Gigi (1958) - Comedy, Musical, Romance

Hohum Score



Weary of the conventions of Parisian society, a rich playboy and a youthful courtesan-in-training enjoy a platonic friendship, but it may not stay platonic for long.

IMDB: 6.7
Director: Vincente Minnelli
Stars: Leslie Caron, Maurice Chevalier
Length: 115 Minutes
PG Rating: G
Reviews: 47 out of 133 found boring (35.33%)

One-line Reviews (112)

She became a "bore.

Take the song "It's a Bore," which Gastone sings with another man.

But, as I said, Louis Jourdan, as the man who thinks everything's a bore, is often a bore himself, though at least he sings the song "Gigi" beautifully.

The stunning cinematography and costumes by the often used Hollywood costume designer Cecil Beaton (who would work on the costumes for 1964's "My Fair Lady") are exquisite.

And Cecil Beaton's costumes plus every other creative and technical aspect of the film are stunning.

I'm fairly indifferent to the whole genre but I did find it reasonably enjoyable.

For all the ritziness of his resplendent mise en scène, exquisite costumes and its paraphernalia, in spectacular Metrocolour, CinemaScope glory; for a panoply of vintage chansons to entertain viewers for sheer escapism, sometimes sung in a carefree singsong style, GIGI is a delightful if not equally patronising anachronism, formulaically pontificates with outdated chivalry and self-praised upper-class etiquette with a way too serious face, it might encapsulate the zeitgeist, but for modern viewers, to quote Gaston Lachaille's own words: it's a bore!

" Slow moving hardly describes it.

There are no catchy tunes, and the big number of the piece, THE NIGHT THEY INVENTED CHAMPAGNE, is uninteresting and lacks the charisma of other showstoppers in other musicals such as IF I WERE A RICH MAN, MARIA, or FOOD GLORIOUS FOOD.

Of all the films which won the Best Picture Oscar, one has to wonder how this ho hum musical earned all nine Oscars for which it was nominated.

The glossy production is appropriate for the story line, which implicitly portrays the main characters as rather superficial, if often engaging, individuals.

MGM's last great film musical in 1958 (before the breakup of the old studio system), featuring an engaging score by Lerner and Loewe that brings out the characters' private thoughts and feelings, charismatic performances by all the principals, and gorgeous cinematography.

Great coming of age story, told with a twist!

This movie is boring, the characters are annoying, the songs are forgettable and the story is a mess.

And bear in mind that the fillings of this boring story have no comedy or mystery or anything for that matter.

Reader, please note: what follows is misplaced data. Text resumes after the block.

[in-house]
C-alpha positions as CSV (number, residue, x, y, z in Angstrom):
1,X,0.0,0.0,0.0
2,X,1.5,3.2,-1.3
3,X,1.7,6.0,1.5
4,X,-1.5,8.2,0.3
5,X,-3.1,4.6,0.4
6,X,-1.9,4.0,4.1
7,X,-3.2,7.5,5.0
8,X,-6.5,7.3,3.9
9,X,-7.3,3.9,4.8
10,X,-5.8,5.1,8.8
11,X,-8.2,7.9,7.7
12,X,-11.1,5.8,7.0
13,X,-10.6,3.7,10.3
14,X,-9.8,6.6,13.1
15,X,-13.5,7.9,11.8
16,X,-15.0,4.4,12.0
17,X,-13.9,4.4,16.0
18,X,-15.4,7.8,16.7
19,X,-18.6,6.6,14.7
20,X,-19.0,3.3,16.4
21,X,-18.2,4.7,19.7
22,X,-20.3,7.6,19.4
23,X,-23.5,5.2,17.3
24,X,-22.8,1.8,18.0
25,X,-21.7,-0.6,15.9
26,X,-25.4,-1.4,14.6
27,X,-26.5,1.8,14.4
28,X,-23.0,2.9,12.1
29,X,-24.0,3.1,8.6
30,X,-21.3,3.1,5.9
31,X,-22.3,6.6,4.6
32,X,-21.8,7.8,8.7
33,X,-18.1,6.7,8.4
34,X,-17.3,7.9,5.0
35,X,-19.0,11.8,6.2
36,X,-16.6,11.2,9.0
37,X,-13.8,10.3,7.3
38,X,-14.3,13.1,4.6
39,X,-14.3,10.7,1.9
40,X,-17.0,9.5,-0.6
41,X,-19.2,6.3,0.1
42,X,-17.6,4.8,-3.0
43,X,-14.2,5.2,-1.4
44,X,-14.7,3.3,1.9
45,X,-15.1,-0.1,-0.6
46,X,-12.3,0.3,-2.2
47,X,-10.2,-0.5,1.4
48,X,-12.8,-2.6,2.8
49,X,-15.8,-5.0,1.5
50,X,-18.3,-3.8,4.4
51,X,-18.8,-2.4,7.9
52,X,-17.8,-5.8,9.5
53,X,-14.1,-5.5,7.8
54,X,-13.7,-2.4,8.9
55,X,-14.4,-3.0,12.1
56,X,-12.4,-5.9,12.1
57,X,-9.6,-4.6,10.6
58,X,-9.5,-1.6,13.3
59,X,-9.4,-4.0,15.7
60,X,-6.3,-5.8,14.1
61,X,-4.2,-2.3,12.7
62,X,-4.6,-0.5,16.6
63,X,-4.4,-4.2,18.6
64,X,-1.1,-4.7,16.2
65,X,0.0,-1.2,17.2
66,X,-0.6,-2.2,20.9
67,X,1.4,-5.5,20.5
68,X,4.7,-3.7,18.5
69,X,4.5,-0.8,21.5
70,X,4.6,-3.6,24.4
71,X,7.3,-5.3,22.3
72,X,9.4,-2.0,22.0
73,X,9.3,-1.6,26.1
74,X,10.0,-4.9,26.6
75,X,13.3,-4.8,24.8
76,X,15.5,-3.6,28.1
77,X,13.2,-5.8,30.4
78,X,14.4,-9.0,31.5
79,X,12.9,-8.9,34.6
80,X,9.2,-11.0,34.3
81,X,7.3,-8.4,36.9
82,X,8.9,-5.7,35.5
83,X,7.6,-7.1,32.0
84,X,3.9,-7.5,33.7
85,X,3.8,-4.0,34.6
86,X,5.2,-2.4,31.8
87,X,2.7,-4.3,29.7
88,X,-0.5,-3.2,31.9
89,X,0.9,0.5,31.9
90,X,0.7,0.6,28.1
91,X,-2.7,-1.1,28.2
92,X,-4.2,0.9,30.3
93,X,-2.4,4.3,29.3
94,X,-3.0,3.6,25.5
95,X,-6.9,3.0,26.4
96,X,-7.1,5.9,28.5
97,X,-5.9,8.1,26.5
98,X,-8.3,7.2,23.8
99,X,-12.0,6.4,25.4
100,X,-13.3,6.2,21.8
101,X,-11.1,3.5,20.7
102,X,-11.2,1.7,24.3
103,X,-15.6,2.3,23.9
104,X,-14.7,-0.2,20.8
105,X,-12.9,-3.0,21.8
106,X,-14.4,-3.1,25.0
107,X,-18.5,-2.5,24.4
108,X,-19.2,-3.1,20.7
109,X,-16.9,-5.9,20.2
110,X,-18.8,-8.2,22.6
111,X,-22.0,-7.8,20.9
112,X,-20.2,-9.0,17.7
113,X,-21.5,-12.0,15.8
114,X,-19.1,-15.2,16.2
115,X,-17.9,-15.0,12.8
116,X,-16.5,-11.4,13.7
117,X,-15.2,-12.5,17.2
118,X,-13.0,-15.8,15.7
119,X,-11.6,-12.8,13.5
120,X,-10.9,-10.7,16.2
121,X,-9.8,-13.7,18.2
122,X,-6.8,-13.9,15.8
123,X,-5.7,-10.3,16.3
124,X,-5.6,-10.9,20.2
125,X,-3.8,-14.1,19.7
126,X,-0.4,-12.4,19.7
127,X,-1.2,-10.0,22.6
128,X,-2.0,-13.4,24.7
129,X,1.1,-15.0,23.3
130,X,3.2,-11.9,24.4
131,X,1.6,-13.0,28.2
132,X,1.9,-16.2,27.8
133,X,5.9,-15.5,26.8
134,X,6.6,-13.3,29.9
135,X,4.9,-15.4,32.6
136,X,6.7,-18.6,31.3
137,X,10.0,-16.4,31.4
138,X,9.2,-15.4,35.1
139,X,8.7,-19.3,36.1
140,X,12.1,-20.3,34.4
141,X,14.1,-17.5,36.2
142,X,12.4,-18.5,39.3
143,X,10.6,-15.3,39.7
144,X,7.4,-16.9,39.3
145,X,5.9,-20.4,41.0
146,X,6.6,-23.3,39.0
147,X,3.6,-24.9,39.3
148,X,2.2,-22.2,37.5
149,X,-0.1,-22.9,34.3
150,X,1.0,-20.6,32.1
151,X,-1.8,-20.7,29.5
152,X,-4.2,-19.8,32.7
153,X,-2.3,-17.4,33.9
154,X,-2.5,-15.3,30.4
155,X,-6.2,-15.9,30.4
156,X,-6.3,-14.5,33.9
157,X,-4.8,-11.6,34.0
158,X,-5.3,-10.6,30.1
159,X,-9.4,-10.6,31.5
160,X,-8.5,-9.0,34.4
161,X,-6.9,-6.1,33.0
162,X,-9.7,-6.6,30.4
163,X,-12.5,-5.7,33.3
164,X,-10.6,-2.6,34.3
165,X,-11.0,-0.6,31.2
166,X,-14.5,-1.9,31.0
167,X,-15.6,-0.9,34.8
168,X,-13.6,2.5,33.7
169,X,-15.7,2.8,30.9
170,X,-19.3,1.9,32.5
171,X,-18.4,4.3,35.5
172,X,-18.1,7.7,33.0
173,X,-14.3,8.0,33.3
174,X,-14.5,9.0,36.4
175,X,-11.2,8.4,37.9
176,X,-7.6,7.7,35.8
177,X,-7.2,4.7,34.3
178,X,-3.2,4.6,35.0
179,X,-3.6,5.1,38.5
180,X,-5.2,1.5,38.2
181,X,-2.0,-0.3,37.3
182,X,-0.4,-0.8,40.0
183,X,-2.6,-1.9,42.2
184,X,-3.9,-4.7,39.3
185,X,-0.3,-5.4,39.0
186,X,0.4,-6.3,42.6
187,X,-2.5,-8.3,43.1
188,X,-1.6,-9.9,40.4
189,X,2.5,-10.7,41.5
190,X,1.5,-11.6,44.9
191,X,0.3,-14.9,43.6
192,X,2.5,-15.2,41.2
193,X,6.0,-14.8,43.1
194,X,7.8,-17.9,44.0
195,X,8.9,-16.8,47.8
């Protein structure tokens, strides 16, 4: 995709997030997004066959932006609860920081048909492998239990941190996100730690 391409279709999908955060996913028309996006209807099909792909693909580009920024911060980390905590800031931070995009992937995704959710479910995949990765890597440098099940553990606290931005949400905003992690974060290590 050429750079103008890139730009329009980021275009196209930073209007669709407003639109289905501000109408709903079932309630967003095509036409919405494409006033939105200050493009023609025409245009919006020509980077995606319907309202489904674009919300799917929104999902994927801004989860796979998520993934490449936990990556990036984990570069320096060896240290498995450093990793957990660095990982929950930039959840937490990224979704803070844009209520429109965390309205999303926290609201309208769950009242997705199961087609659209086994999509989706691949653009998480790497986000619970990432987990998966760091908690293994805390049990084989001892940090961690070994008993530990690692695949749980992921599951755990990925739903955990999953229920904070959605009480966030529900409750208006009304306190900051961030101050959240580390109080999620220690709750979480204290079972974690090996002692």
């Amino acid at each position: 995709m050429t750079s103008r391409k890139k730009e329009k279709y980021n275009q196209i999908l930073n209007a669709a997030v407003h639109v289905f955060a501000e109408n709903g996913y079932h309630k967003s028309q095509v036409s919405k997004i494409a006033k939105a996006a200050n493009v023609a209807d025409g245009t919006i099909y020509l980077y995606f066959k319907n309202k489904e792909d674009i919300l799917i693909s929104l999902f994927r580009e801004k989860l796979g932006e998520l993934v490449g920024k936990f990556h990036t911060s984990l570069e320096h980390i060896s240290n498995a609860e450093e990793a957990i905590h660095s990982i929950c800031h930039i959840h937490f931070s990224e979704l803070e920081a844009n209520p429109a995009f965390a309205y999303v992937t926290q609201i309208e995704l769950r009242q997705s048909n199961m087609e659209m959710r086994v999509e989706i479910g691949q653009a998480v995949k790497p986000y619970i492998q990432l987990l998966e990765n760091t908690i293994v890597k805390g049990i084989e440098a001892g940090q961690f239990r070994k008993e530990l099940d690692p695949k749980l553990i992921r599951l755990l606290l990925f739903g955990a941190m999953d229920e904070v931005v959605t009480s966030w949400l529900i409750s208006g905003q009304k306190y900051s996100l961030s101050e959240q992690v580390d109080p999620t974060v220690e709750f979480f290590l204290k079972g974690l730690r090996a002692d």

At least Jordan is honest when he sings, "It's a Bore.

It certainly doesn't pass muster as a good social commentary or musical, with only hints of cleverness in the dialogue, and repetitive music.

It's a Bore .

She is flat, dull, and does not evoke any kind of caring for her from the audience.

Leslie Caron is engaging, although there are times when her character does not get to do much, other than react to the other characters.

But, as Gaston relates in song, he is truly bored with his lofty position in society, with women, and with parties.

Sadly, after a decent early entrance with Chevalier, Louis Jourdan is very bland and unengaging.

I have nothing against these old Hollywood Technicolor productions but all the Crayola feast in the world can't make up for monotonous and predictable plots, although I concede that, within its own limited but existent appeal, it was a little more enjoyable than "My Fair Lady...

I don't care that the movie is old, but it is very boring, the songs are horrible and there are almost no good scenes of Paris!

Musical numbers often tend to slow the movie down a bit.

The songs are trite at best, creepy at worst, and ineptly dubbed.

Colorful & Usually Entertaining, Though Somewhat Shallow .

Everything about this movie is stunning - the music, the costuming (the precision is fantastic), the story, the cinematography, the performances...

Gigi is an out-of-context and out-of-time portrayal of a textbook tale that may be entertaining but is more pretentious than it has the potential to.

It's a Bore all right...

Francophiles should eat it up, as the scenes of the tree-lined boulevards of Haussman, the Bois De Boulogne, The Arc De Triomphe, Eiffel Tower, outdoor restaurants and cafés, ice-skating ring, the beach scenes, the nightlife at such restaurant/dance clubs as Maxim's, are all wonderfully evocative of 19th century and turn of the century France and quite honestly makes one want to go to France.

For all the sweetness and innocence of Leslie Caron as Gigi, this movie is quite dull and unengaging.

"La Belle Epoque",just before WW1 is just a cliché.

It's not even due to it being a musical - the plot is bland and uninteresting.

are so trite, sickeningly sweet and grating that their combined characteristics served to make my VHS display tick backwards!

Dull, unengaging...

The story itself loses interest about half way through and the songs are dull and uninspiring.

Indeed, this is one of the most boring and poorly-acted in the history of the genre.